Speaking from the White House on Wednesday evening, President Trump sought to explain to Americans how his administration will handle the rapidly increasing spread of the novel coronavirus across the United States and, at least in part, to convince America that he is taking and has taken the necessary steps.

It was something of a break from his rhetoric on the threat posed by the virus to date, rhetoric which has largely downplayed the risk it poses. Trump has repeatedly suggested that the number of infections in the country is low or getting smaller, suggestions that have been proven incorrect. The number of cases in the United States has doubled since Monday — a tally that only includes positive tests for the virus. It has unquestionably infected far more people who are not yet showing symptoms or who have not yet been tested.

Trump’s line of argument that the virus doesn’t pose a significant risk was amplified by his political allies and his allies on Fox News. Recent polls suggest that it has been effective at convincing many Americans that the coronavirus isn’t something about which they should be concerned. Or, at least, it was effective at convincing many Republicans.

A poll conducted by SurveyMonkey for Axios found that more than half of Republicans see the threat posed by the coronavirus as exaggerated. Only 7 percent thought that the media underestimated the threat. Democrats, by contrast, largely thought that the threat was correctly conveyed or underestimated.

(The SurveyMonkey poll, unlike the others in this article, includes independents who tend to vote with one party or the other in the data for those parties.)

A poll conducted by Quinnipiac University found that most Republicans were not very worried about they or someone they know being infected with the virus. A majority of Americans indicated that they were very or somewhat concerned about catching the virus or seeing someone they know catch it.

Experts think that perhaps up to half of the country will eventually be infected.

Data from YouGov compiled for the Economist found similar nonchalance on the part of Republicans. About 6 in 10 Republicans expressed low levels of concern about contracting the virus themselves. A third were more worried about it — as were 6 in 10 Democrats.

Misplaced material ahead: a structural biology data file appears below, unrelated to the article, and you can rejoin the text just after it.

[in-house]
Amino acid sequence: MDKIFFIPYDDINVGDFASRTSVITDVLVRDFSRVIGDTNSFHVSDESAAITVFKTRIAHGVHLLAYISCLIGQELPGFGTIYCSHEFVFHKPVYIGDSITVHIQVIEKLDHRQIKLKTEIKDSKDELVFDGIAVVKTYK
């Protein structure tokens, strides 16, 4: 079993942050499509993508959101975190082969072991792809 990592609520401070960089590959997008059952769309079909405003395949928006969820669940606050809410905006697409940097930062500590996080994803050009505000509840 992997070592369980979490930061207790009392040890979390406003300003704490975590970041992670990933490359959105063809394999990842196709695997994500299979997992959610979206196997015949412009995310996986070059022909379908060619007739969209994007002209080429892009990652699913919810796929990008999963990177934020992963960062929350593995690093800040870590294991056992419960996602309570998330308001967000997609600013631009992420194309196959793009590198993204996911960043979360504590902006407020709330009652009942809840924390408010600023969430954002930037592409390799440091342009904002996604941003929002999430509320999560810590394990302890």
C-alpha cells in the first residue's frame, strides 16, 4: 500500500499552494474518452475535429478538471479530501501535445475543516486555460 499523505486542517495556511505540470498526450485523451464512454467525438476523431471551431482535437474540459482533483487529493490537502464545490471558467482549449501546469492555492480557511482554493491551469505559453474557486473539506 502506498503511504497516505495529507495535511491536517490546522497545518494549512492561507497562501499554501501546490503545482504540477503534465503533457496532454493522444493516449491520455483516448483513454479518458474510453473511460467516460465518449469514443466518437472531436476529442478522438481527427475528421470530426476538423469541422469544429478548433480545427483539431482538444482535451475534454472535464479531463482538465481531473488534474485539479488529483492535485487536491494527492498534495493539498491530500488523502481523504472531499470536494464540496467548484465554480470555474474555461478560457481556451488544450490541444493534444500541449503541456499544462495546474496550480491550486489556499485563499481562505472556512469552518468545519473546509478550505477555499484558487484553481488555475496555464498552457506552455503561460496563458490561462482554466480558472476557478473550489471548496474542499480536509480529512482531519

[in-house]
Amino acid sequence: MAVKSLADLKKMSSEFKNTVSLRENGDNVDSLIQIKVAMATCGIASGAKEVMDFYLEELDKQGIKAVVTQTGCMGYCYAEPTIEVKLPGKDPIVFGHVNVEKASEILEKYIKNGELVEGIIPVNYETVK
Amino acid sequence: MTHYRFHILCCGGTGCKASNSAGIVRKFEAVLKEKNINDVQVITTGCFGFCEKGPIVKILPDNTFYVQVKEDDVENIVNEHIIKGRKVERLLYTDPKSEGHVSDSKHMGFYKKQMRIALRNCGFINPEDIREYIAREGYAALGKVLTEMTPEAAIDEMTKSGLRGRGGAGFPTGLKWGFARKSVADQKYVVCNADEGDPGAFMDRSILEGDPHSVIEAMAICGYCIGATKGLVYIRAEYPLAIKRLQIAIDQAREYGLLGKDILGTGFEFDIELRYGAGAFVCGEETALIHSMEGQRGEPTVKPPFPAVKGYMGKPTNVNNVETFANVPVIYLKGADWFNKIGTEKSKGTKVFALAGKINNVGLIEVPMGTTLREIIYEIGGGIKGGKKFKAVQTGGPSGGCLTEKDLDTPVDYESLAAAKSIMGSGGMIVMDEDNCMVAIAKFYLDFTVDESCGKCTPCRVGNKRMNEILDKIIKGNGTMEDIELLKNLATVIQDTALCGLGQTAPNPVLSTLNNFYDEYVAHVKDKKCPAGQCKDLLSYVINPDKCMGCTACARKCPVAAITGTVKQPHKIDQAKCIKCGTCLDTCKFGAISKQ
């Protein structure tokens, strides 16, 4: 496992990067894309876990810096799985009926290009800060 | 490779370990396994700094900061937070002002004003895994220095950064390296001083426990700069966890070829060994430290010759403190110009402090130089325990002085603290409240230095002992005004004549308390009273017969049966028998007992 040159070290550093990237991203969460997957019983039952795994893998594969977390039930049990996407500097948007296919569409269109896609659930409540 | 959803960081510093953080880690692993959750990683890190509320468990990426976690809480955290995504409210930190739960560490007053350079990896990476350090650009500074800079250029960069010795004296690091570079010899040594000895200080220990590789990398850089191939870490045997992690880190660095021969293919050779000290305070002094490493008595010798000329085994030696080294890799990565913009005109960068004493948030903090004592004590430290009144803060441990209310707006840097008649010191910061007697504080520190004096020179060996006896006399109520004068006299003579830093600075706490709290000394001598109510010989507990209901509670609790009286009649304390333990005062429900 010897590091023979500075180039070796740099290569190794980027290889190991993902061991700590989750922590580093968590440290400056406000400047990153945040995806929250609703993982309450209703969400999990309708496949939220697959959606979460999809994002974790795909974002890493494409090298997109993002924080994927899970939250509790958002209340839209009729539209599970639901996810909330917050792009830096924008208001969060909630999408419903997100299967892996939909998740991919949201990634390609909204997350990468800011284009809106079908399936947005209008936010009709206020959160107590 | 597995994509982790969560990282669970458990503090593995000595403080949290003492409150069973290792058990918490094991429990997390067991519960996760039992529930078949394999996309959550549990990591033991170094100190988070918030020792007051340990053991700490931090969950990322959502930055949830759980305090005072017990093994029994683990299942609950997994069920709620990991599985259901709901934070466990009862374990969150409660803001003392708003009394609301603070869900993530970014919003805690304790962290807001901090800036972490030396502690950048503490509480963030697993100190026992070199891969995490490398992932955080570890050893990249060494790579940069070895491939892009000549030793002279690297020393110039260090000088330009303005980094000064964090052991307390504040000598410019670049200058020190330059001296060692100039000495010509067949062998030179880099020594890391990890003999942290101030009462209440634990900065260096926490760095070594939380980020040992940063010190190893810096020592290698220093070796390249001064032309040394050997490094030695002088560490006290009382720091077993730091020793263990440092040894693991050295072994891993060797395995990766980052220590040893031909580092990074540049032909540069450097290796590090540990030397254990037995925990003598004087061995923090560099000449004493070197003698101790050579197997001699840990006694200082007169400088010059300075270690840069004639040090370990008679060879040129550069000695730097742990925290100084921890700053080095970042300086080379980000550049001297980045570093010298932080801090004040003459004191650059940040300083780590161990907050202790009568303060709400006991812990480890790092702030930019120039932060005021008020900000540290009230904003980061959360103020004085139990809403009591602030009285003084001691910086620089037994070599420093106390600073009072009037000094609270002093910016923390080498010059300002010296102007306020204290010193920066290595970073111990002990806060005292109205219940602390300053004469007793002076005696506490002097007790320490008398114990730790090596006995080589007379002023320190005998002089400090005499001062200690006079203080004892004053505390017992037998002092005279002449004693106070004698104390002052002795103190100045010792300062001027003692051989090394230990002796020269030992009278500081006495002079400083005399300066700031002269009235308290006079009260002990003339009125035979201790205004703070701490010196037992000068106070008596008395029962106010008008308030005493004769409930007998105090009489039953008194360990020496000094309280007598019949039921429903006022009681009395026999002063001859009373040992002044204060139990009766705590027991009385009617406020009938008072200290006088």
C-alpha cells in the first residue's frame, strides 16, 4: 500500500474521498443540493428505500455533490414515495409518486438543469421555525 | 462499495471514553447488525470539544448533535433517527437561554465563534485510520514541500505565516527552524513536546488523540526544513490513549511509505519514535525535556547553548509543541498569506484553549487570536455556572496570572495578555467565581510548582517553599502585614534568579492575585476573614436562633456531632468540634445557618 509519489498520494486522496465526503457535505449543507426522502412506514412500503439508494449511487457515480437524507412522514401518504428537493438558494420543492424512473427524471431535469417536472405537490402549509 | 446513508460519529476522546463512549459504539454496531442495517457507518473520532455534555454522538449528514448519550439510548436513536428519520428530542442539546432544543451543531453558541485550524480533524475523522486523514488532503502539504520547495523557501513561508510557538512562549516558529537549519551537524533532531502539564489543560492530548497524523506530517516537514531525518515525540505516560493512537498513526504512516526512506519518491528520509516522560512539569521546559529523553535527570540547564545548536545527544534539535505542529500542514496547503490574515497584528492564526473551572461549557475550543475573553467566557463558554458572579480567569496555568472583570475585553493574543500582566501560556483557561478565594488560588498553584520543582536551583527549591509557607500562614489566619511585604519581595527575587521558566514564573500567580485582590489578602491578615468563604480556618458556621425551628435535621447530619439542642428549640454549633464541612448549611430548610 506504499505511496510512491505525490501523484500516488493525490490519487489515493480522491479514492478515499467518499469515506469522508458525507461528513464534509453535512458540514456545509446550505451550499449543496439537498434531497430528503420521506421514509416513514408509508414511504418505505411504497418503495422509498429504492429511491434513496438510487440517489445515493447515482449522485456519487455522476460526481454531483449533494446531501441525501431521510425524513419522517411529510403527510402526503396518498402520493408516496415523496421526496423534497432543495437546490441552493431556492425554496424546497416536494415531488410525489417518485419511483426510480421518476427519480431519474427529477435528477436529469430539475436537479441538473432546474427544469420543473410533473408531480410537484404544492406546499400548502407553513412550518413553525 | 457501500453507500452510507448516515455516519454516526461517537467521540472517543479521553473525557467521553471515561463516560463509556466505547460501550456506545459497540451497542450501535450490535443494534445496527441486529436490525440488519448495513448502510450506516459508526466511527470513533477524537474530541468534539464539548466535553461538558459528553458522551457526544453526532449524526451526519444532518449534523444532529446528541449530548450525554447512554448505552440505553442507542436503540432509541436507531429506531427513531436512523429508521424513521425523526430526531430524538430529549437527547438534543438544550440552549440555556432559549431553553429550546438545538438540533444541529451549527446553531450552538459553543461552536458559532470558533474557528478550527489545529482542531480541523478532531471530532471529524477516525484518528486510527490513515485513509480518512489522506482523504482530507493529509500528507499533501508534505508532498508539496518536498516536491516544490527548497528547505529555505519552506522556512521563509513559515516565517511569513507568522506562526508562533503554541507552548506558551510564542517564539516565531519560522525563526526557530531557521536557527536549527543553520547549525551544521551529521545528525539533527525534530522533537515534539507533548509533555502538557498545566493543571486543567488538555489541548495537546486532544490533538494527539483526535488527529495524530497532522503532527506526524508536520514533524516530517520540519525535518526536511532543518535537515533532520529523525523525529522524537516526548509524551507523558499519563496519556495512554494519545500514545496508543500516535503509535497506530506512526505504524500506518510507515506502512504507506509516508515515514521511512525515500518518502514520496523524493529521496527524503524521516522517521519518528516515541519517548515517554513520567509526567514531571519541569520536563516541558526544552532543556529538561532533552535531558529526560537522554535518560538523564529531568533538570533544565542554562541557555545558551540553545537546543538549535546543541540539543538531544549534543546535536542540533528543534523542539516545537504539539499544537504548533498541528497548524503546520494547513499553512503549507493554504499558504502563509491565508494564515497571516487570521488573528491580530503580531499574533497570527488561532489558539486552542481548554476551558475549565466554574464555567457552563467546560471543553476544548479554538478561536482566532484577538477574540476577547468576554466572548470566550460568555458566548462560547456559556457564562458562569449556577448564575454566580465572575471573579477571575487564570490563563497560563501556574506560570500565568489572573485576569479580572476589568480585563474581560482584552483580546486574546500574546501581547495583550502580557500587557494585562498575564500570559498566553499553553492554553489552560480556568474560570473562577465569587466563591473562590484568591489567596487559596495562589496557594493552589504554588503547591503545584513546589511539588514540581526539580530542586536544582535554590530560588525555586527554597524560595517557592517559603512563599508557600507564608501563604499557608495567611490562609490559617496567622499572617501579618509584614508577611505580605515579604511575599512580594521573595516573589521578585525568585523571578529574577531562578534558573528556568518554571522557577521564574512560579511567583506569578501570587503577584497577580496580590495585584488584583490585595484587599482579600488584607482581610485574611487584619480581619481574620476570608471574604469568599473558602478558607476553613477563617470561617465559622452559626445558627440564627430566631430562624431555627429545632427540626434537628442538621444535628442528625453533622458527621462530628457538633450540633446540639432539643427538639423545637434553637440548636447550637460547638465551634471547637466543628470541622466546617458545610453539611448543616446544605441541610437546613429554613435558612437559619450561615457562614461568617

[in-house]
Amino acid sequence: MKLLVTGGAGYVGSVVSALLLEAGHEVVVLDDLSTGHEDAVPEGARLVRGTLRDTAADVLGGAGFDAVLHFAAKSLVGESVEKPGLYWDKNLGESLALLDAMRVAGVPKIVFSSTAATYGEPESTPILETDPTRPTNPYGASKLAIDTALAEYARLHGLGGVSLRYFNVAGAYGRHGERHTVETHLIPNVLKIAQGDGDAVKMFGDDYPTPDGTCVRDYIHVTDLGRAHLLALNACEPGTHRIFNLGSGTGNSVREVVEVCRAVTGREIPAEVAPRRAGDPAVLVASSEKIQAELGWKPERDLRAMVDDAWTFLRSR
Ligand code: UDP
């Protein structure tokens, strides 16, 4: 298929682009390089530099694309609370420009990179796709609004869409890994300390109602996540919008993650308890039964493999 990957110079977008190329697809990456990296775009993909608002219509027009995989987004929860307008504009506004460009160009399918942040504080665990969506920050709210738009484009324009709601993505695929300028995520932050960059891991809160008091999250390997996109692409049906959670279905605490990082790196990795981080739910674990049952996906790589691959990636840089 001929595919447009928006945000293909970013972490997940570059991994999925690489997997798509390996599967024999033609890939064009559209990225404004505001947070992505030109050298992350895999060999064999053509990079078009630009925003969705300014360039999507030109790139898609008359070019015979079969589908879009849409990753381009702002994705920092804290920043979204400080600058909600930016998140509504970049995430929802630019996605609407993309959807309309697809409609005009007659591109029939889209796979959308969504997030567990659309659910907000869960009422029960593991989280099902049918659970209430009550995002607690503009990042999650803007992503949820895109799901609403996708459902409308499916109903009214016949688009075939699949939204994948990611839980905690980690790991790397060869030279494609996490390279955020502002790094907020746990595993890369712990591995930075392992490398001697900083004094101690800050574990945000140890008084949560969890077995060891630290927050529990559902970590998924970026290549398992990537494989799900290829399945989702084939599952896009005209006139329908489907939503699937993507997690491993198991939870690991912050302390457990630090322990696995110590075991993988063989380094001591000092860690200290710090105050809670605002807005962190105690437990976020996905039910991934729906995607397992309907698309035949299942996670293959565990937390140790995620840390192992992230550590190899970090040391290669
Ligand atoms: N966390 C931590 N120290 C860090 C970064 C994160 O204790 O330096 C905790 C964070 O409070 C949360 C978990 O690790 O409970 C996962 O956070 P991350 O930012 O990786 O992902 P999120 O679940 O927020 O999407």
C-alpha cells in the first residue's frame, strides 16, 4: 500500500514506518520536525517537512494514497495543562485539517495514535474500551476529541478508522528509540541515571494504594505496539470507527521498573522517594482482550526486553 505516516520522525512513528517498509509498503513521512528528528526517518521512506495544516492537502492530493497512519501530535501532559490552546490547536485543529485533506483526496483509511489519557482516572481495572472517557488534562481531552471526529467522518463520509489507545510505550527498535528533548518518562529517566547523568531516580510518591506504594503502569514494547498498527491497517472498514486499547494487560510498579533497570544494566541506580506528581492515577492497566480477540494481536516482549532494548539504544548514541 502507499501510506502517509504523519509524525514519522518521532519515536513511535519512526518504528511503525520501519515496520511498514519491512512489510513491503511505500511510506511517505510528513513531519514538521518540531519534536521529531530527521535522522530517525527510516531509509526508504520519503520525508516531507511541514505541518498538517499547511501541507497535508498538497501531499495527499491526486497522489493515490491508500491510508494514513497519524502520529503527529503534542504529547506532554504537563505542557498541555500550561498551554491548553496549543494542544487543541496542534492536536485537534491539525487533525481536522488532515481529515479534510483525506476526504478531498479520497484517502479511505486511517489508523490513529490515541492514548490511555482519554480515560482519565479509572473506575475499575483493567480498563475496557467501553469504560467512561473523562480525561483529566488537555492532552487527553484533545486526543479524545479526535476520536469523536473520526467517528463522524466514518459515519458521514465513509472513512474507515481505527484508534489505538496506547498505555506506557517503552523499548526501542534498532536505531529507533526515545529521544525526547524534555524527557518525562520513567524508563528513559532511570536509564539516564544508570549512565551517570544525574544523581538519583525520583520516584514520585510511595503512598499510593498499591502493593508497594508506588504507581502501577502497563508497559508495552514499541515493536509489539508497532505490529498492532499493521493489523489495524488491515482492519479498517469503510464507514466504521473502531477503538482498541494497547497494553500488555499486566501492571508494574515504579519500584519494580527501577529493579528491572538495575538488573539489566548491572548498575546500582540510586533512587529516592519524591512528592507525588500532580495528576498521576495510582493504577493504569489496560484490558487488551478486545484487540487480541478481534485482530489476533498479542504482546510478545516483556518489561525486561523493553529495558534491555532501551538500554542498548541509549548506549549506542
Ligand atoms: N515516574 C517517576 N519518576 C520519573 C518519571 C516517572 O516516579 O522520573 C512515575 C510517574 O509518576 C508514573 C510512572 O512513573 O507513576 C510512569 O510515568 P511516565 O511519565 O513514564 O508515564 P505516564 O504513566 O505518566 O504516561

That difference in views of the risk posed by the virus extended to most considerations of how the threat might be tackled. Republicans, for example, were less likely to indicate that they would avoid large gatherings like sporting events; about half said they were not too worried about heading to such an event.

Democrats were more likely to support forced cancellations of such events. More than half of Republicans didn’t support such measures.

Support for canceling long-distance travel had less support overall, but Republicans again were less likely to approve of such a measure.

Where the two parties agreed was on forced quarantines for those who’d traveled to countries in which the coronavirus was rampant.

By now, though, such measures will probably be ineffective at containing the virus. Community spread — transmission between people who contracted the virus in the United States — has been observed in some places, meaning that new infections will probably continue to increase in the immediate future.

Republicans, though, mostly don’t expect that spread to affect them. More than half are not so worried about disruptions to their daily lives or not concerned at all. About three-quarters of Democrats are somewhat or very concerned about such disruptions.

In Trump’s speech on Wednesday night, we got a better sense of just how broad such disruptions might be. To many of the Republicans who support Trump, the scale of what Trump presents or what comes to fruition in upcoming weeks might come as something of a surprise.